Opinion | Littwin: Facing the possibility of a measles outbreak, the governor wants more data
Fair and unbalanced
If you’re among the overwhelming majority of Coloradans who believe in medical science, you know that the loud backlash to the oh-so-moderate immunization bill making its way through the legislature is, to use the scientific term, nuts.
And yet, there is a problem with the bill — a considerable problem.
But the problem is not that it’s taking away anyone’s right to get medical advice from the dark fringes of the Internet — because it doesn’t do that at all. The problem — given that we are dead last in the country in the rate of kindergartners being vaccinated for measles, mumps and rubella — is that the bill is not nearly as tough as it could be. Or should be. And now the compromise bill seems to be in trouble, too.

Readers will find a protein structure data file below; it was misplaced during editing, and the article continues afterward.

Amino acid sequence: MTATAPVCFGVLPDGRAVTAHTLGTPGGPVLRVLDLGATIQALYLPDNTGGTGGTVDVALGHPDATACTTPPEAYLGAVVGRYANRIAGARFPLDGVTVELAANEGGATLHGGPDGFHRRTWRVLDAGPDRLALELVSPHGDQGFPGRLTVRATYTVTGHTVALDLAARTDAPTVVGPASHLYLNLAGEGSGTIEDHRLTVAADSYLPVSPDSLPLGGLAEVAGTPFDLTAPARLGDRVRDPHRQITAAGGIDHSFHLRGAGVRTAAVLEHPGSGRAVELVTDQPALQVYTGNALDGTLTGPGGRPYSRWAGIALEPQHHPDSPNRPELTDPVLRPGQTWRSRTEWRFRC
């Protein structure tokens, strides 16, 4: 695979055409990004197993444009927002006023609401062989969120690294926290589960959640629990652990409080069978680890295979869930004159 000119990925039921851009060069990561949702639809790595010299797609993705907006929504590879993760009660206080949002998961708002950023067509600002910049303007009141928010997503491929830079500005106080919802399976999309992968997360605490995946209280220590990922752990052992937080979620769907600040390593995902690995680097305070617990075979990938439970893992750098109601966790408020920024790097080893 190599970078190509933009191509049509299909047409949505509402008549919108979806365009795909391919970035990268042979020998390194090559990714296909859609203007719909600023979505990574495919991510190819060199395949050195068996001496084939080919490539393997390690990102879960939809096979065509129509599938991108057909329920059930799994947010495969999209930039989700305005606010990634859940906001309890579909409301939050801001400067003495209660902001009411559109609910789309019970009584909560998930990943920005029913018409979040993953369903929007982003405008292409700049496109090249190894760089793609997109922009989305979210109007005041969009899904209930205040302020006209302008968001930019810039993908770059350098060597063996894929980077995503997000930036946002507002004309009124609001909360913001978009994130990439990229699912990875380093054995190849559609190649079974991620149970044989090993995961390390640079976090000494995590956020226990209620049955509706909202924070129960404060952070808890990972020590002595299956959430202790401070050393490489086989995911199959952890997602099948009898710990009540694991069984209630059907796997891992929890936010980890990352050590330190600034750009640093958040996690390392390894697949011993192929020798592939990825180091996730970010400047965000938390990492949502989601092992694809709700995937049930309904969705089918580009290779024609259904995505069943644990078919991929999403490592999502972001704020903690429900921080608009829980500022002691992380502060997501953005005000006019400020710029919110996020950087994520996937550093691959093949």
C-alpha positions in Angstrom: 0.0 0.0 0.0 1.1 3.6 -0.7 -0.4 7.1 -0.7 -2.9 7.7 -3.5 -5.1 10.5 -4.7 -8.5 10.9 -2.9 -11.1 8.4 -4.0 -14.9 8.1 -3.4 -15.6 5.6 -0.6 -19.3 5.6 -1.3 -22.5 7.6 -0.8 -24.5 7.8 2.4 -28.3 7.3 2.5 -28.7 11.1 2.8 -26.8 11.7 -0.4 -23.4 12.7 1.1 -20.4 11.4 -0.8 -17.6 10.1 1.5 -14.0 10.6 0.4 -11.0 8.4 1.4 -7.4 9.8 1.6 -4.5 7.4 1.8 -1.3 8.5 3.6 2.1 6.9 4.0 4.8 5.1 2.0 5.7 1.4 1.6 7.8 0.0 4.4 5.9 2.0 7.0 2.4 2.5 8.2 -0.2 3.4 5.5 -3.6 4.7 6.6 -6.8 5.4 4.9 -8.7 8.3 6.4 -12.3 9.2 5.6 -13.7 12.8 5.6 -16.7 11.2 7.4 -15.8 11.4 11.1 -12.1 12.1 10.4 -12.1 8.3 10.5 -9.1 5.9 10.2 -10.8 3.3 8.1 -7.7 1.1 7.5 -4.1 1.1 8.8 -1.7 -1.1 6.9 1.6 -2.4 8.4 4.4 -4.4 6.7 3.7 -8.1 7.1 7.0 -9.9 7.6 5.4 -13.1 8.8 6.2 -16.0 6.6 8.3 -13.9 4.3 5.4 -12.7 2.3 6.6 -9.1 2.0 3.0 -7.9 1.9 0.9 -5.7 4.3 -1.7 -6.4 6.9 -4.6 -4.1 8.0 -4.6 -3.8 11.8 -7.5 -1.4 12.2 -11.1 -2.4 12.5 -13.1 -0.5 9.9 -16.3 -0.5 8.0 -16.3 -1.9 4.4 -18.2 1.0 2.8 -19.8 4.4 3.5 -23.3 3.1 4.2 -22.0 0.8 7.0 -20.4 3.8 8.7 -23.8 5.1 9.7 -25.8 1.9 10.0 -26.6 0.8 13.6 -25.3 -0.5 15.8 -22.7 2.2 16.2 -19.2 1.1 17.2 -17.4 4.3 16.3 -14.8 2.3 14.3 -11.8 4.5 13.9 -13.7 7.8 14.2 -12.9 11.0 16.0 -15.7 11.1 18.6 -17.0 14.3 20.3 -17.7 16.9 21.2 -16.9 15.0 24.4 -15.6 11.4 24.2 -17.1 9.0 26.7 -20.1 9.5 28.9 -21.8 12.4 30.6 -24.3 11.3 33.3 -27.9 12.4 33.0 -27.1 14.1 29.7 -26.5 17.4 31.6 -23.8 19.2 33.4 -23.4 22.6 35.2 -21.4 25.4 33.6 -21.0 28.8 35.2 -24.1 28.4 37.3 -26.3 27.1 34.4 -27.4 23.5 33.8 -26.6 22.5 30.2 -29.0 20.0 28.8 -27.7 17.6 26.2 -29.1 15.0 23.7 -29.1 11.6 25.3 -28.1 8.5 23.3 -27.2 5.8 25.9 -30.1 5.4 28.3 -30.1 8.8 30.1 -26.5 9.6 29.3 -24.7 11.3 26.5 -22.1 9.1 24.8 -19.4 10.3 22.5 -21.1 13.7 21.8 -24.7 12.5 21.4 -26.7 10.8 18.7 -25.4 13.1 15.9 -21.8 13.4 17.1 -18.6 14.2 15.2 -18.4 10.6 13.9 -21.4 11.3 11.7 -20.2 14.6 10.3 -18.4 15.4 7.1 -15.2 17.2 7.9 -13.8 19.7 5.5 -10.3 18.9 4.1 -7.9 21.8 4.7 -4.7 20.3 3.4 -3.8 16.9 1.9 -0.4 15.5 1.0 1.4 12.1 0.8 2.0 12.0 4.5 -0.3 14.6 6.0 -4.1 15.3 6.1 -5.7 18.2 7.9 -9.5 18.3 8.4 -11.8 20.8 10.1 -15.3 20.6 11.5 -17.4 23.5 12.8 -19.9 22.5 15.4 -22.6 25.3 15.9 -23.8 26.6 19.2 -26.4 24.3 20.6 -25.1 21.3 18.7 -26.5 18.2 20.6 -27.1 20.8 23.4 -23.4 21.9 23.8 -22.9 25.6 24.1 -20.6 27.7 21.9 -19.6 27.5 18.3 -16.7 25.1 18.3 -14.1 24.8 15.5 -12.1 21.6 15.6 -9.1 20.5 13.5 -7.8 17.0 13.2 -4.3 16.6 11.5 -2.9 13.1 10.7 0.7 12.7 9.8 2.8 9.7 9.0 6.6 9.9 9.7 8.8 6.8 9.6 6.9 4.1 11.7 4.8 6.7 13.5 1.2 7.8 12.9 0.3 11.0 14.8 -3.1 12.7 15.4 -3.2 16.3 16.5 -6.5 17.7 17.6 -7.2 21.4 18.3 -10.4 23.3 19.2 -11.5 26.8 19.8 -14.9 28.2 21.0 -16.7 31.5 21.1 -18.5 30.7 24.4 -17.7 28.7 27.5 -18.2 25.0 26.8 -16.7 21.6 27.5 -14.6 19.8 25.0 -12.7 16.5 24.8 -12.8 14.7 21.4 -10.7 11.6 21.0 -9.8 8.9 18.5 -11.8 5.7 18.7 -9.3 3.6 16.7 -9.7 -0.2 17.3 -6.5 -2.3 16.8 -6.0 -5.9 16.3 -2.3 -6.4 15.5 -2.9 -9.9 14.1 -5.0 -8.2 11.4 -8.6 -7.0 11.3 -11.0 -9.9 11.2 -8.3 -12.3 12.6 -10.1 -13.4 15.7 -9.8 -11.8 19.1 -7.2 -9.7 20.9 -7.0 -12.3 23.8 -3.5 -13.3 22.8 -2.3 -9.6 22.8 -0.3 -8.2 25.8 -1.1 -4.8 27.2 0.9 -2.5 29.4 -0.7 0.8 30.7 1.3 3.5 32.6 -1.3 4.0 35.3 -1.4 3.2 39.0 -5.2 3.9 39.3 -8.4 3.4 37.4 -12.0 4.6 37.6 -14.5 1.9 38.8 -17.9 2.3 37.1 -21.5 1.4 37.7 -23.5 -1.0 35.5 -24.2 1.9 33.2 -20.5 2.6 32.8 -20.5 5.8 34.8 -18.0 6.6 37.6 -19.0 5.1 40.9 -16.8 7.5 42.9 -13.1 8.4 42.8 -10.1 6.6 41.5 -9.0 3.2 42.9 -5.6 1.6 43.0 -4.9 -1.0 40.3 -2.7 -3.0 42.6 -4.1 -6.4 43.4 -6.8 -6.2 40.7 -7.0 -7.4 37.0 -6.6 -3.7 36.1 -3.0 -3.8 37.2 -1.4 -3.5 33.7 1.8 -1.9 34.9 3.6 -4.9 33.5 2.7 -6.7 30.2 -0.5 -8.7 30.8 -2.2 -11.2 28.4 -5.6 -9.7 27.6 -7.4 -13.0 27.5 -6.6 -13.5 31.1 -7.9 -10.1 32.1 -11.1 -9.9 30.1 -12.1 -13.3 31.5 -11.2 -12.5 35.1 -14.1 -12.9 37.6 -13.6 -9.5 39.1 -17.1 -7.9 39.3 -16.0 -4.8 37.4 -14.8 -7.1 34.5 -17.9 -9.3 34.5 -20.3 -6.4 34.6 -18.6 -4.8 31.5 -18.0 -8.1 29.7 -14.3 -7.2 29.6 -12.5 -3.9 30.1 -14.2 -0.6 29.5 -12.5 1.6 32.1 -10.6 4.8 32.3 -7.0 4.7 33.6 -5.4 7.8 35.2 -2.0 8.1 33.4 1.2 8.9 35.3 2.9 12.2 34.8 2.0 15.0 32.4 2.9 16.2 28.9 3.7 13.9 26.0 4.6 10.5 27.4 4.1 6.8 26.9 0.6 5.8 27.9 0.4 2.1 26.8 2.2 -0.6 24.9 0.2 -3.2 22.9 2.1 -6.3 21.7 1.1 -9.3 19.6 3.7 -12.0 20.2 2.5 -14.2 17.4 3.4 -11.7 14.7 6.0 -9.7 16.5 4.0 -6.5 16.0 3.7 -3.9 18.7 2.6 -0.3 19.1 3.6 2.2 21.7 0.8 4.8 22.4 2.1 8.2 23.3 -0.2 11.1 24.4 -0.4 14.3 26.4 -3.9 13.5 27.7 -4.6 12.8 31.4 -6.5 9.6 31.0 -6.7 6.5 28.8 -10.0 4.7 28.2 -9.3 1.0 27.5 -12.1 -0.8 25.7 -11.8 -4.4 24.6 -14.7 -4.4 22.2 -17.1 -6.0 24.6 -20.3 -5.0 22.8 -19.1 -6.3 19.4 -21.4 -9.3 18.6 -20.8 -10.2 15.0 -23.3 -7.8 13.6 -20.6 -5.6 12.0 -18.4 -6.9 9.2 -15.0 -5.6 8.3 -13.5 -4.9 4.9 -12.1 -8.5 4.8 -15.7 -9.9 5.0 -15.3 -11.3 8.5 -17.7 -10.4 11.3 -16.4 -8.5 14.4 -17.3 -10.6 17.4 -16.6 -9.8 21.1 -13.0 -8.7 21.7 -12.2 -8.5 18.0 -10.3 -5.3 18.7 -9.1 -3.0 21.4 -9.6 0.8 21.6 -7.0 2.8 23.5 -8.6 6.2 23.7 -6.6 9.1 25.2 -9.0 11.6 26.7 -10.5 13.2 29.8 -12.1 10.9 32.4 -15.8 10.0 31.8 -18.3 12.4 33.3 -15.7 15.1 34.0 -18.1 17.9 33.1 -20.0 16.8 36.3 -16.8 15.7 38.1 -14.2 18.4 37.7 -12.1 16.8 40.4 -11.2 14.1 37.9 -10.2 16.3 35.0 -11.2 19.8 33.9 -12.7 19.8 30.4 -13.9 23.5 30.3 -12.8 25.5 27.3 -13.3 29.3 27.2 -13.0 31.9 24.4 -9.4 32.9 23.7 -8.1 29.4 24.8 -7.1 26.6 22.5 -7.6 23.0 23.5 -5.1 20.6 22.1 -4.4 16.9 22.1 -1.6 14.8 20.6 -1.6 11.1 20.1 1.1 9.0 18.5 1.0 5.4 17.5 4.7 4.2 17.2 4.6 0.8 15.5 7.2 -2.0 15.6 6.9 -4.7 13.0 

Don’t blame the legislature for any of this. Blame the governor, who had already shot down the original key provision of the bill, which was to eliminate the personal-belief exemption as a rationale for not getting your kids vaccinated, as Washington state is in the process of doing and which California and Vermont had done a few years ago. And he is now apparently ready to gut the compromise version of the bill, which its supporters, in their talks with the governor, assumed he would sign.
Read the full column at Colorado Independent.
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